“It astounded me! I was in a nation of people of color who rejected that distinction,” Norwood says. “Colorism is also huge in India. India and China together make up a third of the world’s population. Do you know what that means? That means at least a third of the world population is literally uncomfortable in their own skin. That reality overwhelmed me.” After encouragement from a colleague, Norwood decided to put together an anthology about colorism. She convinced 12 authors—including two research assistants, third-year law student Violeta Foreman and recent alumna Adrienne Johnson, JD ’13—to submit 9 essays on various aspects of colorism in local communities, in the United States, and throughout the world. Norwood wrote the introduction and two essays.
“Colorism is everywhere, even in food preferences,” she says. “Consider white rice, white bread, white potatoes, white meat in chicken. Even nuts! Take pistachios, for example. China is the world’s largest consumer of pistachios. There, the nuts are bleached to destroy the natural caramel colored shell in order to make them lighter and thus more appealing. As people interviewed about the two colors uniformly remarked, ‘Lighter is better,’” Norwood observes. “It’s a bias that you see everywhere, from Jamaica to the Philippines to Europe to the United States. White imagery is omnipresent and advanced as supreme. White represents power, success, desirability, and many people think, ‘I want that!’ Unfortunately, ‘that’ often translates not into wanting just what those people have (money, power, prestige, love), but rather actually wanting that lighter skin. The thinking is that lighter skin means a better life.”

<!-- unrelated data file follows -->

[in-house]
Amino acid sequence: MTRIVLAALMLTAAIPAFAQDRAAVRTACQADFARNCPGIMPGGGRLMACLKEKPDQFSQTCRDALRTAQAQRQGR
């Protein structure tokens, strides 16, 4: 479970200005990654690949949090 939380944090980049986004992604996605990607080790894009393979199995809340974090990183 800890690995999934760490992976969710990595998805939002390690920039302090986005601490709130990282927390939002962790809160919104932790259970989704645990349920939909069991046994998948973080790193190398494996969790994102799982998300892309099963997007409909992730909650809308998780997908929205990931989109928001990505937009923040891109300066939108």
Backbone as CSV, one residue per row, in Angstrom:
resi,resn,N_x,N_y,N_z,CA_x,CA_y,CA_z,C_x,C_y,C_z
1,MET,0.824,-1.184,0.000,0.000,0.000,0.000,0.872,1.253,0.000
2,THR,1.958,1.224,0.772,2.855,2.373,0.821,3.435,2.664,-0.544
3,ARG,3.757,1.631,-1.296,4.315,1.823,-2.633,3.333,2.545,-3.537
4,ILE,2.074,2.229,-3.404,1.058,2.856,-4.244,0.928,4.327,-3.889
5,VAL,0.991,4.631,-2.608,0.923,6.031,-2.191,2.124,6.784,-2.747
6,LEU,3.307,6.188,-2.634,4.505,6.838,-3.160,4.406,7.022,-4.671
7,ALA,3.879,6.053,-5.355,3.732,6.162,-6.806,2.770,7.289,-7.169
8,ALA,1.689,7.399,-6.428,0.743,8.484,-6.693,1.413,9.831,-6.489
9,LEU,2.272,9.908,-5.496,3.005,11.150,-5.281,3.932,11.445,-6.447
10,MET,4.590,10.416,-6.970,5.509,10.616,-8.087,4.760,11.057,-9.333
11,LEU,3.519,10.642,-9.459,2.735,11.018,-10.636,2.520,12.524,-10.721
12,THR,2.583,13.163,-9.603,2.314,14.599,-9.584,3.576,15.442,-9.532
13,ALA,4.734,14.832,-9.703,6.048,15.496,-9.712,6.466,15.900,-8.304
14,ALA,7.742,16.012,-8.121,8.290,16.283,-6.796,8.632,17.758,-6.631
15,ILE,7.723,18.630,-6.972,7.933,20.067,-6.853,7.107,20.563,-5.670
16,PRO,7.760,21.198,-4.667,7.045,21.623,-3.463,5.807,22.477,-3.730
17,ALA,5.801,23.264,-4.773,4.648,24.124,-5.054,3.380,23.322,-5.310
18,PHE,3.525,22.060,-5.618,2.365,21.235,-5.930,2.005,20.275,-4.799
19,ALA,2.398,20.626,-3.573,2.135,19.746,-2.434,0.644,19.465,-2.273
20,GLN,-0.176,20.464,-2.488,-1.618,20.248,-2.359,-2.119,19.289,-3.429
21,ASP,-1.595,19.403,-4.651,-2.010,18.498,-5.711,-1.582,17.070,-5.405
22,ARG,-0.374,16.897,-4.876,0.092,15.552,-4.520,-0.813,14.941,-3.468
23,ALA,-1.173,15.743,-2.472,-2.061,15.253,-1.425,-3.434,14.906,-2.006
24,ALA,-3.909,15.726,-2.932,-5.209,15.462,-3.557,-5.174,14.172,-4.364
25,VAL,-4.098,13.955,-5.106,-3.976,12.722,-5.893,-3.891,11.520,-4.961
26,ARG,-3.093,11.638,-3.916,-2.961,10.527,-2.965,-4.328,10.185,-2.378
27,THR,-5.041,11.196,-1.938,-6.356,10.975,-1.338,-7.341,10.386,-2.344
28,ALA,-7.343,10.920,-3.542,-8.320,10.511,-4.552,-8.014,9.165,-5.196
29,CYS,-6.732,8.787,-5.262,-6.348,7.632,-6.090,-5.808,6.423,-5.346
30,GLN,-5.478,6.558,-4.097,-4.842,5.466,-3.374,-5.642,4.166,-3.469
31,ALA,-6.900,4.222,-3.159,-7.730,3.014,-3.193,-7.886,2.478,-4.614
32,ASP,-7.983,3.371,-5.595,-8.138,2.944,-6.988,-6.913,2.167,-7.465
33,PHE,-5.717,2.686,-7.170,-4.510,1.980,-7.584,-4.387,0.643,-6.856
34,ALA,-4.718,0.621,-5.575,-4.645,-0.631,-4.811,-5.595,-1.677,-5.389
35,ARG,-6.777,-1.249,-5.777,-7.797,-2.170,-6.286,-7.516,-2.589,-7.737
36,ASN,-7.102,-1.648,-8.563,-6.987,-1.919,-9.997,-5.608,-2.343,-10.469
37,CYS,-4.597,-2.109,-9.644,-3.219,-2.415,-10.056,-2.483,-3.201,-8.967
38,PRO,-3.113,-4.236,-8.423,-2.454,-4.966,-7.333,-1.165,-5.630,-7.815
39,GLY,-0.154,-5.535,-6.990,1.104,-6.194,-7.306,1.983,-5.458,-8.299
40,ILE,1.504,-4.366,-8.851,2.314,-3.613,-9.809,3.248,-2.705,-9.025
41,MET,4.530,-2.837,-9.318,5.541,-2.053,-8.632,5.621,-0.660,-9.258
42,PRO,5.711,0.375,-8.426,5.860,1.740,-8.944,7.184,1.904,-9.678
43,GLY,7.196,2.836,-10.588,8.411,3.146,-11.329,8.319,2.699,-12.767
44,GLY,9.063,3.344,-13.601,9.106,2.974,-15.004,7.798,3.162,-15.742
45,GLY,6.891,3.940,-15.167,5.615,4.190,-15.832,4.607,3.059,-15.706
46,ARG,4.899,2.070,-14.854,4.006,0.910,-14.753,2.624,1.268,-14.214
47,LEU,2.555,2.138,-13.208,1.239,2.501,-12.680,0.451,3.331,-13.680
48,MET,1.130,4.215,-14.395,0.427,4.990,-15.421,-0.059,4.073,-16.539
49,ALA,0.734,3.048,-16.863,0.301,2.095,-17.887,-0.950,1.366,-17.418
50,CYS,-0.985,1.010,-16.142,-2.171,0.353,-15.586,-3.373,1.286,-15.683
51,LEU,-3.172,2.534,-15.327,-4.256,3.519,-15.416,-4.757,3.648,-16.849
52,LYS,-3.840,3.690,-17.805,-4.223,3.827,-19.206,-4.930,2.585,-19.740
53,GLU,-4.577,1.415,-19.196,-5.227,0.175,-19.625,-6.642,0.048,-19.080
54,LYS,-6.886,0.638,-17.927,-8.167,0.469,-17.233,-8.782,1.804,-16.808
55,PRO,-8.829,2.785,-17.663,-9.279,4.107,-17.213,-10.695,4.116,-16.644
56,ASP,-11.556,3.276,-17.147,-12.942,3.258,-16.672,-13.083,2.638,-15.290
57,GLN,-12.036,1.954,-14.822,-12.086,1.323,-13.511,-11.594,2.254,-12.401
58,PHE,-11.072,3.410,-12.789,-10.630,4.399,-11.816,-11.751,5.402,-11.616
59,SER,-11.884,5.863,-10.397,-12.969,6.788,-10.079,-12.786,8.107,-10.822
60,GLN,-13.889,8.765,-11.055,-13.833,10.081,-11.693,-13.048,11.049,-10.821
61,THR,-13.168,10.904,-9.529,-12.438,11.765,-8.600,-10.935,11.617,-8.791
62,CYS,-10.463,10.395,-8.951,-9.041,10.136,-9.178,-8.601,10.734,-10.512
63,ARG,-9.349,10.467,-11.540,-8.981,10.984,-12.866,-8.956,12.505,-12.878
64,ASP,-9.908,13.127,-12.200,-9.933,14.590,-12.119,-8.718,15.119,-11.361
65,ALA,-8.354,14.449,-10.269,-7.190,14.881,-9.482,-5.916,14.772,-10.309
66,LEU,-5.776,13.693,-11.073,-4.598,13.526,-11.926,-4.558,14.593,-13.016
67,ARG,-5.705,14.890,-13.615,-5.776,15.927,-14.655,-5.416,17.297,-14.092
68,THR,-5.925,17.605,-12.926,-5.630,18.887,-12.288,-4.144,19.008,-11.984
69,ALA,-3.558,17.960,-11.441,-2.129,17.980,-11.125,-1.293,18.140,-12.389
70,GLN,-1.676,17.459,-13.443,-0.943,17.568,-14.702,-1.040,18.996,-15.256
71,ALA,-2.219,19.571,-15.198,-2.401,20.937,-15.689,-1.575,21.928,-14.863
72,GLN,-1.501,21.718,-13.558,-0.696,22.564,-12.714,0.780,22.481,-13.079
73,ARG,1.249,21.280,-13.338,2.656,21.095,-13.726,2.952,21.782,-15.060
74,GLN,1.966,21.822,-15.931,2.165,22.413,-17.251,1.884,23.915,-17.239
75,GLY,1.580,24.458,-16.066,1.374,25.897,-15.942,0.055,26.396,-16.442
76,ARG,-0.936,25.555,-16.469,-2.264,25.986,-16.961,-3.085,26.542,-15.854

Given that, how does Norwood explain the popularity of tanning beds in the United States?